"We're not saying human beings are a major vector or will cause some pattern that wouldn't occur naturally," said Ann Froschauer of the Fish and Wildlife Service. "But we've seen really big jumps in western Oklahoma and Missouri that aren't easily explained by bat movement. And we're trying to prevent that process being speeded up by big jumps."

On Wednesday, FWS officials in Kentucky confirmed the first case of White Nose Syndrome in that state. That brings the total infected states to 16, along with three Canadian provinces.

A caver and self-professed "bat dork," Froschauer said she understands the upset felt by the caving community. It's similar to the challenge anglers face trying to control invasive pests that cling to their boats and felt-soled wading boots. That's why the agency has also recommended vigorous decontamination of all gear when cavers travel between caves.

"We know humans can move things around - this has happened with lots of other endangered species," Froschauer said. "And if we take a step back from WNS and look at cave ecosystems, I think we can agree decontaminating between sites is a good idea. Even caves half a mile apart have specific, endemic critters that live there. This is something cavers should be keeping up after WNS has moved through."

McEachern agrees with the decontamination regime, noting the National Speleological Society has embraced it and rallied its members to support more bat research. But he also noted that caves in the Rocky Mountains appear to have very different bat habitat than the mostly eastern U.S. areas that have White Nose Syndrome outbreaks.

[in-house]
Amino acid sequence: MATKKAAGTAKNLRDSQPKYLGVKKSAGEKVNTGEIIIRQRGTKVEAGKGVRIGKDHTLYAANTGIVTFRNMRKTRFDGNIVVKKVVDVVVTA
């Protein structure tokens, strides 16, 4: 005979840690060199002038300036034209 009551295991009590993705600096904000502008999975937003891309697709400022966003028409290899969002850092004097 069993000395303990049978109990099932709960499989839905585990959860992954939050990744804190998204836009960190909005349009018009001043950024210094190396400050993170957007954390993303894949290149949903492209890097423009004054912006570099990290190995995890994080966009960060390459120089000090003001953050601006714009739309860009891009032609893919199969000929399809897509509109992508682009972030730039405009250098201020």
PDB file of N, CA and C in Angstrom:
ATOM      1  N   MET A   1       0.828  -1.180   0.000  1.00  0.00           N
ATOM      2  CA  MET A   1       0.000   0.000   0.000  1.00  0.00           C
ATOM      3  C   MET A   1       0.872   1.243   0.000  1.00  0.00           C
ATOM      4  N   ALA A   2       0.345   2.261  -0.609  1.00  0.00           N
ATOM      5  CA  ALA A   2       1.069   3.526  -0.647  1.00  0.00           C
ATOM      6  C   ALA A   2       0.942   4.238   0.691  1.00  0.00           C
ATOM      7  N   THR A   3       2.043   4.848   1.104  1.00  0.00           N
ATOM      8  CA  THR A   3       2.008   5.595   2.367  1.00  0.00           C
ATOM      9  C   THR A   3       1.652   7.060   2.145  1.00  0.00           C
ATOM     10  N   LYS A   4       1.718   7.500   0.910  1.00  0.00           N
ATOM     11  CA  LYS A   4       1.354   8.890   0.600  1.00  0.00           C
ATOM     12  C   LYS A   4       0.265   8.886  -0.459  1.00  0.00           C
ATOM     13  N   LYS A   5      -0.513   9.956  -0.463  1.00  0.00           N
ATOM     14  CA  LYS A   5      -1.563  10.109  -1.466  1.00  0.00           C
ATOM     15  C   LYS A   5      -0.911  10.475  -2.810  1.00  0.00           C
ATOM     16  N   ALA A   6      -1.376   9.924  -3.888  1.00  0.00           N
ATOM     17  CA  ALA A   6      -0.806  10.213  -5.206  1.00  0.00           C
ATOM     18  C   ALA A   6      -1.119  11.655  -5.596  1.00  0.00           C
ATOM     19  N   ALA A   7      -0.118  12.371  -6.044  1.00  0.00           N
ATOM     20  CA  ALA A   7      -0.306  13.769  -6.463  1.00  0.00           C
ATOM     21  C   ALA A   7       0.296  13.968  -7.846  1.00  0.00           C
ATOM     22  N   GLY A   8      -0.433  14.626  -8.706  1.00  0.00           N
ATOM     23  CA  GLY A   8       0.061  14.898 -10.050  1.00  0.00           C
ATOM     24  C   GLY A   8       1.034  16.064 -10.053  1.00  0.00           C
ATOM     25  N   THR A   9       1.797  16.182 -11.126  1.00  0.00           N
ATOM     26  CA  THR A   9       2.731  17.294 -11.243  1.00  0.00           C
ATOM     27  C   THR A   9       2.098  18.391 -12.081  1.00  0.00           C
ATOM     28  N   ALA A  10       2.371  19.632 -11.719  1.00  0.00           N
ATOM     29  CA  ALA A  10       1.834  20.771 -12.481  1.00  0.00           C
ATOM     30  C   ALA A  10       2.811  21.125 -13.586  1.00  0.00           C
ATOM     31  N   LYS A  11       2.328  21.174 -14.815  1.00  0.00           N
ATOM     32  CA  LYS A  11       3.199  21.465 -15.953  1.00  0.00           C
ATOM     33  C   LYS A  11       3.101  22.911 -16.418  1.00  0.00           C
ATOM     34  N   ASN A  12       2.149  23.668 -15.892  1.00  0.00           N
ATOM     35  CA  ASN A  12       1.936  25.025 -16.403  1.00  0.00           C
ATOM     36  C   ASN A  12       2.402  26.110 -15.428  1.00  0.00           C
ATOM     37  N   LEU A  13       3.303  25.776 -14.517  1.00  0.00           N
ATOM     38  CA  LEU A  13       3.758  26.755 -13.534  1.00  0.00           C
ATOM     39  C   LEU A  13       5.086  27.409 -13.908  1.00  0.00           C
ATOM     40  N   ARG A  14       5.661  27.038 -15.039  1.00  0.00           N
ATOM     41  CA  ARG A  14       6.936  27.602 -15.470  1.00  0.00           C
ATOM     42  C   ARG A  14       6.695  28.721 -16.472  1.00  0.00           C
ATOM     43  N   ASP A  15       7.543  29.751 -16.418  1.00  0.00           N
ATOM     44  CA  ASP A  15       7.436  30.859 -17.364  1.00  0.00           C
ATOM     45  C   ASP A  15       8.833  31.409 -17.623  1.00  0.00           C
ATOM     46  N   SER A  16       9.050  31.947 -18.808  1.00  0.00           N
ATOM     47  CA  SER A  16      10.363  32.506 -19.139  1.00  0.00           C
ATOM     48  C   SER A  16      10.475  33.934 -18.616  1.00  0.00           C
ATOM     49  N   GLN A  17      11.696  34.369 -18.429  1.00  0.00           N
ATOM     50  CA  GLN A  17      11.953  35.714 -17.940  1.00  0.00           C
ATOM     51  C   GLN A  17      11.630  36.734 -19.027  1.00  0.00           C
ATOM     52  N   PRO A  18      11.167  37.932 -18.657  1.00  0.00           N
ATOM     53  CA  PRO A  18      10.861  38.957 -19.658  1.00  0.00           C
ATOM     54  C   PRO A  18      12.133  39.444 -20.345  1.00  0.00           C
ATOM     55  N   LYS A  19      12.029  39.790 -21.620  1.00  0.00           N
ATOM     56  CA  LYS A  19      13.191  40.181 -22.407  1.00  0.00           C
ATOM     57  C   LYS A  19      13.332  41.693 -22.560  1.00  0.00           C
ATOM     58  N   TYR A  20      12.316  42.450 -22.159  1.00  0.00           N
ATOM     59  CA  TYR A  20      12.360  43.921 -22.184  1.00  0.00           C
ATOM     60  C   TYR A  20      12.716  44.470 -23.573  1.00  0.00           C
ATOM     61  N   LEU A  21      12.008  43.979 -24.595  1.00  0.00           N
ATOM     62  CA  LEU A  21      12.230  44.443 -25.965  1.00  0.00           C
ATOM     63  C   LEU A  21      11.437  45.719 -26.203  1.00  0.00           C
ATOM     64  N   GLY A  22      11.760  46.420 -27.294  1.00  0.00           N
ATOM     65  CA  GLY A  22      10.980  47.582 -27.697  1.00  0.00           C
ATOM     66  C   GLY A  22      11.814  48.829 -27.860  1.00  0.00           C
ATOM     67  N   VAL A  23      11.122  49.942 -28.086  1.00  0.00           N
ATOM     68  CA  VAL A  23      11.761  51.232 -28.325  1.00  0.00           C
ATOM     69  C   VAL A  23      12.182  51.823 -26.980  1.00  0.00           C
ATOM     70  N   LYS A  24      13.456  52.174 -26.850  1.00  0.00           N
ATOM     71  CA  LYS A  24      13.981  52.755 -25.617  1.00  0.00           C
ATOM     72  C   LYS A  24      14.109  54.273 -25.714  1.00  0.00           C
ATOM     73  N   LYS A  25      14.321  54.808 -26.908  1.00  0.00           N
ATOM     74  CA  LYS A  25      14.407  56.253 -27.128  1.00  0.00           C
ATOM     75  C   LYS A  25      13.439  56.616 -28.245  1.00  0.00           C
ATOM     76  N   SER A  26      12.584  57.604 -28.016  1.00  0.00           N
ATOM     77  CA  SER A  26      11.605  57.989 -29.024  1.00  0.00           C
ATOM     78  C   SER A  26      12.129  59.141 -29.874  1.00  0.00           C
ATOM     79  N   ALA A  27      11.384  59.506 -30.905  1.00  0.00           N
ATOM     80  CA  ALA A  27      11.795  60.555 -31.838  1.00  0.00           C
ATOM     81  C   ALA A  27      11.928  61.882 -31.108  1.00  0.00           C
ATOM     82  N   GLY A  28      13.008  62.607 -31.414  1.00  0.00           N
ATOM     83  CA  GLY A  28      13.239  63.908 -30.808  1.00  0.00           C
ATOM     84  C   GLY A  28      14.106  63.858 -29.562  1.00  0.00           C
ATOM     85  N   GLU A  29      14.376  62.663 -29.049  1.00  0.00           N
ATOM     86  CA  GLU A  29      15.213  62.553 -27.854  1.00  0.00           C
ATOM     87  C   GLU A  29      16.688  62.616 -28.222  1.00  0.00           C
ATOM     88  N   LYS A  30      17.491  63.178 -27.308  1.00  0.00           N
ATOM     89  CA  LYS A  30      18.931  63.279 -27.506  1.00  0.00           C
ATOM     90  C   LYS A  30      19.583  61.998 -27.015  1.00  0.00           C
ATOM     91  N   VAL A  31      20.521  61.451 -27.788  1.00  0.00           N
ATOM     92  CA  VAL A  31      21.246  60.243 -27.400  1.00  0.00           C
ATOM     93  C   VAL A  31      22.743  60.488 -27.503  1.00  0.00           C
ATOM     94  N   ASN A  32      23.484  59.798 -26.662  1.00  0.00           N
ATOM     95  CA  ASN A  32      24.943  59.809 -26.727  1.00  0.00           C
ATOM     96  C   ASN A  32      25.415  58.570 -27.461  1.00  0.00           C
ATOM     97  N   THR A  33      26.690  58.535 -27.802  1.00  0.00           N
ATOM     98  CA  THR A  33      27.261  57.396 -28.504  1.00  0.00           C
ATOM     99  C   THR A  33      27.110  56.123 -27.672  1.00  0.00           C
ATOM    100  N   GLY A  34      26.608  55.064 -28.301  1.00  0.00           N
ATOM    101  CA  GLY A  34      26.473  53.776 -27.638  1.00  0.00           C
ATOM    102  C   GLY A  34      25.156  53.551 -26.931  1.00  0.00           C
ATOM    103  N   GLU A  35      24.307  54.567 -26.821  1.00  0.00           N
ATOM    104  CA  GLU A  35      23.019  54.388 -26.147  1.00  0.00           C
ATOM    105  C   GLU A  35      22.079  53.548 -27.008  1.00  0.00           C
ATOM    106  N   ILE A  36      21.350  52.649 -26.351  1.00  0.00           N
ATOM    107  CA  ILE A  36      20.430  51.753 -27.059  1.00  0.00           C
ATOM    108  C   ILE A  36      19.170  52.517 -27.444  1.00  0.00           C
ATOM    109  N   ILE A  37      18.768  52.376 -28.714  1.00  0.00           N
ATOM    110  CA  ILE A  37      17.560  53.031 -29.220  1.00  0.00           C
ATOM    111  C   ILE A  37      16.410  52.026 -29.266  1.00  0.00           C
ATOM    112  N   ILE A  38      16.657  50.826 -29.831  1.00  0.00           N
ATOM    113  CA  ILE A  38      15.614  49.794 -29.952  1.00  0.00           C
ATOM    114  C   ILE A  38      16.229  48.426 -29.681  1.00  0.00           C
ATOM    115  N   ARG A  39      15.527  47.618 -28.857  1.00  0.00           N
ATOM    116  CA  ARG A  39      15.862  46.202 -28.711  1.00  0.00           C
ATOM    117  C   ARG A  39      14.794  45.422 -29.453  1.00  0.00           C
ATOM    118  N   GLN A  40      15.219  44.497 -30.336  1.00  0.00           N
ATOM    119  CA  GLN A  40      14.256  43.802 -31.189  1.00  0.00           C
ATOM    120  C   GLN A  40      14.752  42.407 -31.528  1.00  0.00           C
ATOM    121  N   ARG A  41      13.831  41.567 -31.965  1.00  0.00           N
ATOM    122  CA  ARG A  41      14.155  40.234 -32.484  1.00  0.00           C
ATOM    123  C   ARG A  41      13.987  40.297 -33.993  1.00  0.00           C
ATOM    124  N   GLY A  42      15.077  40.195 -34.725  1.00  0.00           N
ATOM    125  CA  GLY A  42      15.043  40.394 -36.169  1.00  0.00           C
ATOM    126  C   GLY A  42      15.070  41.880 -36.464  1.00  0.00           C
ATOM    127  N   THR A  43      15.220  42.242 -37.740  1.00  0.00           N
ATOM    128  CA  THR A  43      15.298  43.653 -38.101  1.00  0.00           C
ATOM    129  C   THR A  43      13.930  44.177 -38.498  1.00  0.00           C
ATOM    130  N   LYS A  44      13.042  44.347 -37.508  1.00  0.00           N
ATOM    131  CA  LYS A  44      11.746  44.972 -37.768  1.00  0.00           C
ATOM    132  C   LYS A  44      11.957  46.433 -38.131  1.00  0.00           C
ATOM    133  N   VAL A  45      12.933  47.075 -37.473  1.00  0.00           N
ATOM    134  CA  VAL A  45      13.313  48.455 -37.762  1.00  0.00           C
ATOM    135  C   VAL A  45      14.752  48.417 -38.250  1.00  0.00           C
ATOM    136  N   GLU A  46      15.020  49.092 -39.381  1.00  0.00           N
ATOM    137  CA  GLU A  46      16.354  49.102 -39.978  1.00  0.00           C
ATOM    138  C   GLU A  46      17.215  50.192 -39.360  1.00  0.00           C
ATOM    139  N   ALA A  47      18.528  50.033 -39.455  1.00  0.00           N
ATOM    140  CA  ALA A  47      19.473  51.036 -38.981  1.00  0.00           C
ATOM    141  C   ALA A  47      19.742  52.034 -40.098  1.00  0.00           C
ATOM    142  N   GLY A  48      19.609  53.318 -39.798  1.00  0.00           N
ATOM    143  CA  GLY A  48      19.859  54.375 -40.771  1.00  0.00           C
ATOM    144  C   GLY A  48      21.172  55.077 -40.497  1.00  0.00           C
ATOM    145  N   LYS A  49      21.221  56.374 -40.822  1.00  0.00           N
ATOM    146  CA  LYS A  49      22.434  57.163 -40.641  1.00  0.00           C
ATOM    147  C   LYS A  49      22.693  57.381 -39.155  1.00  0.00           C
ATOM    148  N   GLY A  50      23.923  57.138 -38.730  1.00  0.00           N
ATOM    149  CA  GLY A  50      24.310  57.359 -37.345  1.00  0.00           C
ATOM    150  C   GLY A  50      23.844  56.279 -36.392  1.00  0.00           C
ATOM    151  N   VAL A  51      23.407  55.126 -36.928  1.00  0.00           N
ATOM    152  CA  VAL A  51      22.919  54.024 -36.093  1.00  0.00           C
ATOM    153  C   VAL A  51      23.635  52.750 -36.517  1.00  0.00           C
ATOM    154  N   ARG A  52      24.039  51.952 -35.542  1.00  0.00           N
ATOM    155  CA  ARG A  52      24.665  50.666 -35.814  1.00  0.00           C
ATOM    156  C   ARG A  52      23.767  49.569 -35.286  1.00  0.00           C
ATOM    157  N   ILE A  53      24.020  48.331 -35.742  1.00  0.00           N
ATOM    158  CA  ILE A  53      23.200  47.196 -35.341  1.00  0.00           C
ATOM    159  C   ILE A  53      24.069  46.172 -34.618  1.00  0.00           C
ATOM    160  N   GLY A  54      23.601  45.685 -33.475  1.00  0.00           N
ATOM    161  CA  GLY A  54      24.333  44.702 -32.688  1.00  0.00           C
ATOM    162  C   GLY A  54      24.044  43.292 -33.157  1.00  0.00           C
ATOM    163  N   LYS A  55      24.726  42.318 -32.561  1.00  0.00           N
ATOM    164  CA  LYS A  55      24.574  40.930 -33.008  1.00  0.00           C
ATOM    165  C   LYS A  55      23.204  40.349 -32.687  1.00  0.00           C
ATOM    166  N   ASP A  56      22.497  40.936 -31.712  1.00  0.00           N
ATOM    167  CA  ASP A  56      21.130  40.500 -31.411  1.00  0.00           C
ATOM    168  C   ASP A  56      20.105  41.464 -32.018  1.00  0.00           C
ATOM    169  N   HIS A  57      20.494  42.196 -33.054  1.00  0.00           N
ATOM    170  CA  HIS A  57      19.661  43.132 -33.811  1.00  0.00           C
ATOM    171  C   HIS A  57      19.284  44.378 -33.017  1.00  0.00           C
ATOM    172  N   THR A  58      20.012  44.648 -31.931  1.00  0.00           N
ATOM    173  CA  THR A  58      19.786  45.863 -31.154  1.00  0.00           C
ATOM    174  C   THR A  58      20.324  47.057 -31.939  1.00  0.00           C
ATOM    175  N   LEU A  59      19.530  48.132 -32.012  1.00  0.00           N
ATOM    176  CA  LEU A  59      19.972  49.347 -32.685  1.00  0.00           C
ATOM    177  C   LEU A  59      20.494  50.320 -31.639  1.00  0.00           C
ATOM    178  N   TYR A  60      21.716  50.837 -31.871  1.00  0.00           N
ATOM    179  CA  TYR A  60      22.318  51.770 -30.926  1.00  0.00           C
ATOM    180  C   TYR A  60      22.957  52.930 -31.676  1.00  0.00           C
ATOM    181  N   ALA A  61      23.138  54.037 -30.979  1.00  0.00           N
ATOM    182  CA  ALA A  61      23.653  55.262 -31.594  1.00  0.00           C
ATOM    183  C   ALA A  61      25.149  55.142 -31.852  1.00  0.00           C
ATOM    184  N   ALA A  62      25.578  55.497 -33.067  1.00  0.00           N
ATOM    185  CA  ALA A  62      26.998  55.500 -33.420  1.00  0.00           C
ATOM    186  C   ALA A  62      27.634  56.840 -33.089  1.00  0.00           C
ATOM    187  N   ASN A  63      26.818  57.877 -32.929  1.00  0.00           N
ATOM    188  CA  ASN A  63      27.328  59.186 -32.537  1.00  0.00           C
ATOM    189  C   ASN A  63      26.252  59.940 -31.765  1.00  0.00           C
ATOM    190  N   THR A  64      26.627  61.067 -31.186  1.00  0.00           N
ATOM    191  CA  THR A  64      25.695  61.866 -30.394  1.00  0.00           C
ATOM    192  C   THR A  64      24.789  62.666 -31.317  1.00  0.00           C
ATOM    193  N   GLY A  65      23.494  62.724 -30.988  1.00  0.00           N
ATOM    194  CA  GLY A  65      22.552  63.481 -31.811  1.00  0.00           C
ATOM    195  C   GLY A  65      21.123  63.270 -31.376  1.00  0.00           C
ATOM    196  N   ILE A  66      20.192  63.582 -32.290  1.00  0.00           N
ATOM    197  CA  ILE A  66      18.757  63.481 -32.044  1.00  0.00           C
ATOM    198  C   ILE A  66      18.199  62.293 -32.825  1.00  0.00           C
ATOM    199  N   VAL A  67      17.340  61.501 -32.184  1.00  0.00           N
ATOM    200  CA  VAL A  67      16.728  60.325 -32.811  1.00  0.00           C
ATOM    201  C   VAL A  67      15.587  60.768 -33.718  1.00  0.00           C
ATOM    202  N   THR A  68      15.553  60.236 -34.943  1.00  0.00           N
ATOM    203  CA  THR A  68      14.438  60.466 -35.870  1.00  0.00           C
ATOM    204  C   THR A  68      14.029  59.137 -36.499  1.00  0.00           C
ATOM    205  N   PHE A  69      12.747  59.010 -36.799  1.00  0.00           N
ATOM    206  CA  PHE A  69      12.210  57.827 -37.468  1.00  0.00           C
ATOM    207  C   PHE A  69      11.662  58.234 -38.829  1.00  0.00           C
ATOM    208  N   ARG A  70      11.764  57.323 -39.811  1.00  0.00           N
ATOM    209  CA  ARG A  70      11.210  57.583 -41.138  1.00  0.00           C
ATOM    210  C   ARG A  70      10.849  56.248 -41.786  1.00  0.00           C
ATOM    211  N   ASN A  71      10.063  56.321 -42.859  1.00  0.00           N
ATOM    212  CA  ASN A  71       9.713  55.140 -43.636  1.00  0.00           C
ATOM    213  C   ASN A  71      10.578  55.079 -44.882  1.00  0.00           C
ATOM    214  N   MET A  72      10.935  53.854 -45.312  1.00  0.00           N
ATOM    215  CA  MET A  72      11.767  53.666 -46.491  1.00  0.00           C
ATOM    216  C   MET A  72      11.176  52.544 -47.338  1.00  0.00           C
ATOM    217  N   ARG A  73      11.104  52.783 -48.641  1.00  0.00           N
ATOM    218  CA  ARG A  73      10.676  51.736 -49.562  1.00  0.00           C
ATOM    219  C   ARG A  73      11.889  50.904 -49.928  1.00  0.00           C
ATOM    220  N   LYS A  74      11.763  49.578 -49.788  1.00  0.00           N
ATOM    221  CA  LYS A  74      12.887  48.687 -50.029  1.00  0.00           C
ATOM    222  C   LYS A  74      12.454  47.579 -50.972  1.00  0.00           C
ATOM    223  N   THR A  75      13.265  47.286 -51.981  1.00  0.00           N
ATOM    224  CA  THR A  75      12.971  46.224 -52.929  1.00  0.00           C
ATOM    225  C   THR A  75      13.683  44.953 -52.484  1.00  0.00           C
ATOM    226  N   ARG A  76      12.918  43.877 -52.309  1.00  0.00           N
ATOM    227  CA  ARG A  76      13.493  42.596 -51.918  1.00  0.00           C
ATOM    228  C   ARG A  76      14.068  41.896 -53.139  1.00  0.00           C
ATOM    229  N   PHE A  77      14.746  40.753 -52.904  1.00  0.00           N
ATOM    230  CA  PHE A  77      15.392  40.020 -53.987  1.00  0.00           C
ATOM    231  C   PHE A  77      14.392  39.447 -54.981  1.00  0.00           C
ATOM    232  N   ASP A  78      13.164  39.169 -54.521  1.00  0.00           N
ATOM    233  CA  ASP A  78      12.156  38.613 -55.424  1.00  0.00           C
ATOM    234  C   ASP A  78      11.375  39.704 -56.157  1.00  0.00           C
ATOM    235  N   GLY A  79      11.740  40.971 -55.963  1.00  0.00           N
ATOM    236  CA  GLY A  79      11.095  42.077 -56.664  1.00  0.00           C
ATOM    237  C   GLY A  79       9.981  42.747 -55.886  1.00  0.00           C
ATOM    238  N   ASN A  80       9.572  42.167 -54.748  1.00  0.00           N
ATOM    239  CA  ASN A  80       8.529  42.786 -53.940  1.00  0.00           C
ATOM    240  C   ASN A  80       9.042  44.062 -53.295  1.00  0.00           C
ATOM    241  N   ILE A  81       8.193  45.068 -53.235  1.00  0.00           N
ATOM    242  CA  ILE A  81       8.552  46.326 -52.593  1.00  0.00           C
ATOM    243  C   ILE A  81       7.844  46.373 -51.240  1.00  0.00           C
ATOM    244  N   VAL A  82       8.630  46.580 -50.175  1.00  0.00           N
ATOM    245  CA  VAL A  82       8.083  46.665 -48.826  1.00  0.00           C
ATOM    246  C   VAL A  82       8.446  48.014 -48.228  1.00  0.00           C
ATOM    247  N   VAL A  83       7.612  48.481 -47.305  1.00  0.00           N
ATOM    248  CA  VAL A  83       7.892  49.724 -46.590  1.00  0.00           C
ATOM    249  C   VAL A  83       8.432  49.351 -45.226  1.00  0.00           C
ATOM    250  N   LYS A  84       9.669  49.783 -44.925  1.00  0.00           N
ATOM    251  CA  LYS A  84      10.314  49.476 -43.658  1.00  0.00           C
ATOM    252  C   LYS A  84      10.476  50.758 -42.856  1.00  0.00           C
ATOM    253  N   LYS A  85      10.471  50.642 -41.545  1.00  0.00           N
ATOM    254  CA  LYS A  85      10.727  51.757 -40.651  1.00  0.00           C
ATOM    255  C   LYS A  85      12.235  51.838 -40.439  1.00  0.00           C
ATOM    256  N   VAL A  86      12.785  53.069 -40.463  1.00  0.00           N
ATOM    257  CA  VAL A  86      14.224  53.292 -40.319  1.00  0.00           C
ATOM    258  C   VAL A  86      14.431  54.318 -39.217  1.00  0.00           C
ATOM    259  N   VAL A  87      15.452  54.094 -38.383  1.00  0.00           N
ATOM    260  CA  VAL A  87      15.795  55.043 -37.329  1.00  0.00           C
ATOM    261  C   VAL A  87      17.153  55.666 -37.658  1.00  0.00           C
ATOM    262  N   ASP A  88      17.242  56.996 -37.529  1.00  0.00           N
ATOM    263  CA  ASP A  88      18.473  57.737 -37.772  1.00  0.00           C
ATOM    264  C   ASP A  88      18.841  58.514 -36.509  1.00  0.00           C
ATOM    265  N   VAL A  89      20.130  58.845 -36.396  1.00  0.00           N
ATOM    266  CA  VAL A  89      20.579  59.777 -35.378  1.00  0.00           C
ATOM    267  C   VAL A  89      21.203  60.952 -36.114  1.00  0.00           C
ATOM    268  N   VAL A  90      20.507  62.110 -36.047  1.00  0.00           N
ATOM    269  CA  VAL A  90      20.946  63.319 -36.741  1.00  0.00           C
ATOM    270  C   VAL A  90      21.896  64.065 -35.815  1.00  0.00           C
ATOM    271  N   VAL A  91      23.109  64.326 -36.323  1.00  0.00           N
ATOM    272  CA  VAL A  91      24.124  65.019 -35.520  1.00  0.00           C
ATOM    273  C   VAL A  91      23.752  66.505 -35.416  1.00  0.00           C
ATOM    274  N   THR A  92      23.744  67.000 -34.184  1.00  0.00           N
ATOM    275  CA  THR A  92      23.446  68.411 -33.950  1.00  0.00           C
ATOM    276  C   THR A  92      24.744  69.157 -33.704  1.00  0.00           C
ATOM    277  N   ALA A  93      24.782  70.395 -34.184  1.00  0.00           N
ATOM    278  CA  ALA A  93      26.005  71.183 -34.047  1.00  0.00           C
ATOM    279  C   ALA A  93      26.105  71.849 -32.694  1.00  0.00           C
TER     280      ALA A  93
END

"We don't have huge hibernaculums like they have in the East," he said. "A cave in Montana that had 2,000 bats would be a huge hibernaculum for an alpine cave. In one major cave system in the wilderness, we've been going there for years and we've never seen a single bat. With all the years I've spent doing archaeology, I've carefully looked at floors for bones, and never seen a bat bone."


Montana has one major public cave - Lewis and Clark Caverns State Park between Whitehall and Three Forks. Park manager Lynette Kemp said a year ago, the park started asking visitors if they'd been to other caves. If so, those folks would be required to disinfect any belongings that had been in the other caves, or leave them outside.

Researchers and other more involved cavern explorers need written permits from the Montana Department of Fish, Wildlife and Parks that they were following decontamination procedures.

"We've been talking with other cave operators and that's what they're doing, too," Kemp said. "We won't be closing caves on FWP land at this time, but we're following the Forest Service policy on caves."

Only a few kinds of people tend to care about caves, McEachern said, and they don't often share notes.

Archaeologists and climatologists study them for signs of prehistoric life, while biologists examine bats and other current inhabitants. The recreational explorers spread across all categories, often dedicating weeks of vacation time to reach isolated caves.

"I just worry about some of the plans being put forth for caves," he said. "A blanket closure isn't going to work. They can't keep people from growing pot in the national forests, so they aren't going to be protecting the caves."

Reporter Rob Chaney can be reached at 523-5382 or at rchaney@missoulian.com.